By Amy McCarthy
By Scott Reitz
By Scott Reitz
By Lauren Drewes Daniels
By Alice Laussade
By City of Ate
Malouf family ties are strong; hundreds of them gather every two years from all over the world to compare their Siti's--that's grandma to you, gringo--tabouleh recipes.
The food's the thing that keeps the culture going, and having joined myself to the gene pool, I've become a big fan of Middle Eastern eats, particularly Lebanese and Syrian style, though the culinary distinctions in the area are considerably more subtle than the political ones.
Anyway, considering the family history, it's odd that I had not been to Sinbad's Palace before now. I hope I can make up for lost time. But it opened during a writing hiatus, and so I only read about it. And what I read about it was mainly that the food was good but the decor was incredibly hokey.
Of course, everyone was wrong and I'm here to correct any false impressions. Actually, Sinbad's is fabulously hokey.
If good taste means Laura Ashley and Ralph Lauren, this ain't it. Sinbad's is pure fantasy--something you desperately need if you live in Dallas.
Enter the restaurant through a fluorescent-flooded awning and you can just imagine the paparazzi popping at you. Look up and see Aladdin and Scheherazade high over your heads, cuddled on a flying carpet, real as any Disneyland character. Sequined maps of Sinbad's voyages and quotes from Kahlil Gibran and Omar Khayyam adorn the walls, but blended in with the kitsch are beautiful inlays and antiques from Syria and Egypt, and the whole effect is glamorous and exotic and out of this world, if by that you mean Dallas, Texas. Sinbad's is the best theme restaurant in town and the only one you'd go to for the sake of the food.
The fun doesn't stop with the decor. On weekend nights, there's live music. I don't know if it's always the same oud player and magic-fingered drummer we saw, but you should hope so. I haven't enjoyed a drum solo so much since I was 16. And then, though it may not seem like the perfect dinner entertainment to watch a woman roll quarters down her stomach, the belly dancer was terrific, with arms as sinuous as snakes and, as I mentioned, supernatural muscle control.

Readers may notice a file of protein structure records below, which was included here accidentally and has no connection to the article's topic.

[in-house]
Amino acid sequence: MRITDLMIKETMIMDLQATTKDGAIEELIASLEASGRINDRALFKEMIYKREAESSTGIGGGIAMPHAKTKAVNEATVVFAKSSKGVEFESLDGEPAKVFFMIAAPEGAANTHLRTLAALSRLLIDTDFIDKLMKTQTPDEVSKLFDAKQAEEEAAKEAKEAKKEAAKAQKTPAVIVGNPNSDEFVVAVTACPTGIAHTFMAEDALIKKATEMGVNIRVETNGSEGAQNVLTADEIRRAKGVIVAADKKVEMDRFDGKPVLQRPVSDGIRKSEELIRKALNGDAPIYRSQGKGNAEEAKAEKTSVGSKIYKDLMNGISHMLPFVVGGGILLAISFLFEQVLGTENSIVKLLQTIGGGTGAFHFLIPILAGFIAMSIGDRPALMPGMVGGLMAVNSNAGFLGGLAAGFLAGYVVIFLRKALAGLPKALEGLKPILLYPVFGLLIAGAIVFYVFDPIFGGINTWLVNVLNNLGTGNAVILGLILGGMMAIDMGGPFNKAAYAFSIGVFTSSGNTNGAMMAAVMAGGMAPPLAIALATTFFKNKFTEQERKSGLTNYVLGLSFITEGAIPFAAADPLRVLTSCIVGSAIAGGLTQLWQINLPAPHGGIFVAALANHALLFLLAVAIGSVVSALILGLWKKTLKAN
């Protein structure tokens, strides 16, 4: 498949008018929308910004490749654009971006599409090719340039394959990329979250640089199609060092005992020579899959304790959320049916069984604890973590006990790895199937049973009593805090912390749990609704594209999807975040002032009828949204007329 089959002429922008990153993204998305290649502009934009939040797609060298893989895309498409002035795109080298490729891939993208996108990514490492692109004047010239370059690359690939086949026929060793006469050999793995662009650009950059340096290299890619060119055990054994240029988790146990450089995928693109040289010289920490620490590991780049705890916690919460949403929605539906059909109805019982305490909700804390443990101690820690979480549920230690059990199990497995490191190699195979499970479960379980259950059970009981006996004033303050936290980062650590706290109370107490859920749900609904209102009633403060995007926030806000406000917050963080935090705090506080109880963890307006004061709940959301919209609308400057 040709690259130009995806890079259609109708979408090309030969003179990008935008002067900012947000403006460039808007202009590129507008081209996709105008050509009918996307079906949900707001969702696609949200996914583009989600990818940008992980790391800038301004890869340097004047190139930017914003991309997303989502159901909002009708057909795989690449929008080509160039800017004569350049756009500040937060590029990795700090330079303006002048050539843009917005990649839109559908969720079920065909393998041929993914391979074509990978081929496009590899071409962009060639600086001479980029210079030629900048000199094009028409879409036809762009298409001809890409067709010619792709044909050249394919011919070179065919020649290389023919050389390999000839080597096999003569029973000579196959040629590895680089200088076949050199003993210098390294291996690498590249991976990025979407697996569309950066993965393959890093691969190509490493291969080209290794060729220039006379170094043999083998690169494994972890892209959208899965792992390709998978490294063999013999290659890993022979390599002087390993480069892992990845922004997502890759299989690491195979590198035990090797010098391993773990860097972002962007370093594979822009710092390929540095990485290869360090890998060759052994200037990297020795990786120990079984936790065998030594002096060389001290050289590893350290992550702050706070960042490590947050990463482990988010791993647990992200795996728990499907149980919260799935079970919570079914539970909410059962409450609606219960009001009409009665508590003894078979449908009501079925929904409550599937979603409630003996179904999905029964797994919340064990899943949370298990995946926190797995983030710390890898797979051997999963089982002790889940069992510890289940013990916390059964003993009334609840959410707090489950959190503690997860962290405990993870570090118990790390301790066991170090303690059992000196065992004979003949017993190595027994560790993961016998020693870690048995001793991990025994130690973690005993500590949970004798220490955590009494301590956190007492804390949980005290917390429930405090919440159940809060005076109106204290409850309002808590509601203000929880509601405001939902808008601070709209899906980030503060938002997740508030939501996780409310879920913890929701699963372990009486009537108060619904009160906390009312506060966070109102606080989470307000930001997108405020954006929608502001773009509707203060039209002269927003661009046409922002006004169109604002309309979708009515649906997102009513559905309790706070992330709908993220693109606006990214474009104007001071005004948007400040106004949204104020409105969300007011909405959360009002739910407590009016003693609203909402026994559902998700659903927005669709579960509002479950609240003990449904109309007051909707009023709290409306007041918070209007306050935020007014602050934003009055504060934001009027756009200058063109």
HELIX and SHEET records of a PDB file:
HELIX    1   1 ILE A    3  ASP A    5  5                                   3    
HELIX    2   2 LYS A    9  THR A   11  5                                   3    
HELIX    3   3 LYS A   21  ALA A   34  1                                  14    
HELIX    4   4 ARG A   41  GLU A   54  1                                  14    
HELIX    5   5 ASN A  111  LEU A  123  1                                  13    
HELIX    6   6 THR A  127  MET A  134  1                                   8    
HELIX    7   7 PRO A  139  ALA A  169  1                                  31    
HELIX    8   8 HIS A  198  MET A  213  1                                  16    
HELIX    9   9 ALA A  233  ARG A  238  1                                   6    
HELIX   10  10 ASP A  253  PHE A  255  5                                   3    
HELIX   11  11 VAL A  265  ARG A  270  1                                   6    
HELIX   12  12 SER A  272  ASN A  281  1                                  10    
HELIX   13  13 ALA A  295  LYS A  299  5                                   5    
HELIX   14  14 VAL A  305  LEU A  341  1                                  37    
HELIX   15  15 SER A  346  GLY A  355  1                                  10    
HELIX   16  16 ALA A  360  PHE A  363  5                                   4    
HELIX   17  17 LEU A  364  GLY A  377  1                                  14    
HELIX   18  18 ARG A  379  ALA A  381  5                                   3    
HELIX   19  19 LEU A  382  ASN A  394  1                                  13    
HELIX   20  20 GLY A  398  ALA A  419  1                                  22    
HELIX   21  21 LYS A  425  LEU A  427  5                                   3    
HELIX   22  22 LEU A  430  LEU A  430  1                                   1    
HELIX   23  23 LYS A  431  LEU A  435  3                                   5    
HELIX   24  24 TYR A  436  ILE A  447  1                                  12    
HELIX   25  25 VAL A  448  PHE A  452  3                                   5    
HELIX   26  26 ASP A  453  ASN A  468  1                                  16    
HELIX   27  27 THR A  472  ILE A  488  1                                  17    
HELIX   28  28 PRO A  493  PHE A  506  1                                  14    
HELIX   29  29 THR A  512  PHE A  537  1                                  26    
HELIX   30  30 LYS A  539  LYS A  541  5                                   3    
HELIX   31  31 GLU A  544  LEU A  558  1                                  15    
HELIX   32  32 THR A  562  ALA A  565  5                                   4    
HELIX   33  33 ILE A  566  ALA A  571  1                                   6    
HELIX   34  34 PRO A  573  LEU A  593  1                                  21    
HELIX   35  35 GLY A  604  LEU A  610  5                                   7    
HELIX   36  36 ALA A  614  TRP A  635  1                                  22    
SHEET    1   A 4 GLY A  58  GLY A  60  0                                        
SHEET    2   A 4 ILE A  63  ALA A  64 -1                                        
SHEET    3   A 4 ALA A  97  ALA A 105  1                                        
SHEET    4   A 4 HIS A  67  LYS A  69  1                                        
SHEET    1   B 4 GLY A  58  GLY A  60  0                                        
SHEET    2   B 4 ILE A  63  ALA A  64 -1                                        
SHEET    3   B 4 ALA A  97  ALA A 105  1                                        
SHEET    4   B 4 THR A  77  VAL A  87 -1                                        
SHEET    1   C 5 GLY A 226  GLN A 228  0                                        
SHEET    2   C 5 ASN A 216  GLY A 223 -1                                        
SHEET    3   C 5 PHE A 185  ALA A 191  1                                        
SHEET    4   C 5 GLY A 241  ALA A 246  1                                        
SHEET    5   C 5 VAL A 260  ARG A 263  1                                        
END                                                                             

Did I mention this was a family restaurant? High chairs are available--one was being used last Friday--and no one enjoyed the belly dancer or the music more than the kids. Even the baby was dancing in her seat--the whole place is a party. (Actually, it reminded me of a family reunion.)
It's great to see that Middle Eastern cuisine has finally escaped the deli genre; Sinbad's has lots to offer besides food, including a wine list. But it's only so wonderful because the food is great, too.
The maza plate, a selection of small samplings from the hot and cold maza, or appetizer, menu, is the only place to start if you're there for a one-time, or first-time, visit. And though the plates are small, the selection is large.
The smoothly efficient waiter covered the table with an array of delicious dips and spreads to season the puffy pita: pungent hummus, chick-pea pureed with garlic and oil; smoky baba ghanouj, mashed roasted eggplant; tabouleh with lots of parsley, and fatoush, a salad of chopped tomatoes, cucumbers, and torn bread. Plus, tender grape leaves stuffed with meat and rice, crisp fried patties of falafel and kibbe, finely ground meat and wheat. In addition, in the family spirit of comparison, we had to order the meat pies; though the pizza-like rounds topped with seasoned beef were nothing like Siti's fragrant lamb ones.
That's right; that was only the first course. We followed up with a plate of three kabobs: kofta, lean, seasoned beef sausage on a stick, shish kabob, grilled (slightly over-grilled) chunks of lamb, and chicken. The tender, pale gold rotisserie chicken came with a ramekin of strong garlic sauce on the side and rice mixed with vermicelli; shawerma was a gentle stew of chicken chunks.
Reviewing this kind of food puts me in the terrible position of comparing a restaurant's dishes to the best I know in the genre: my Siti-in-law's cooking, who brought her recipes from Lebanon to Lubbock. It's like comparing your mom's fried chicken to the colonel's. But Sinbad's food stood the ultimate test well--inspiring its own kind of belly dance.
--Mary Brown Malouf
Sinbad's Palace, 9220 Skillman, 340-4445. Open for lunch daily 11 a.m.-3 p.m. For dinner Sunday-Thursday 5 p.m.-10 p.m., Friday-Saturday 5 p.m.-11 p.m.
Mixed Maza $10.95
Meat Pies $3.75
Shish Kabob $10.95
Rotisserie Chicken $7.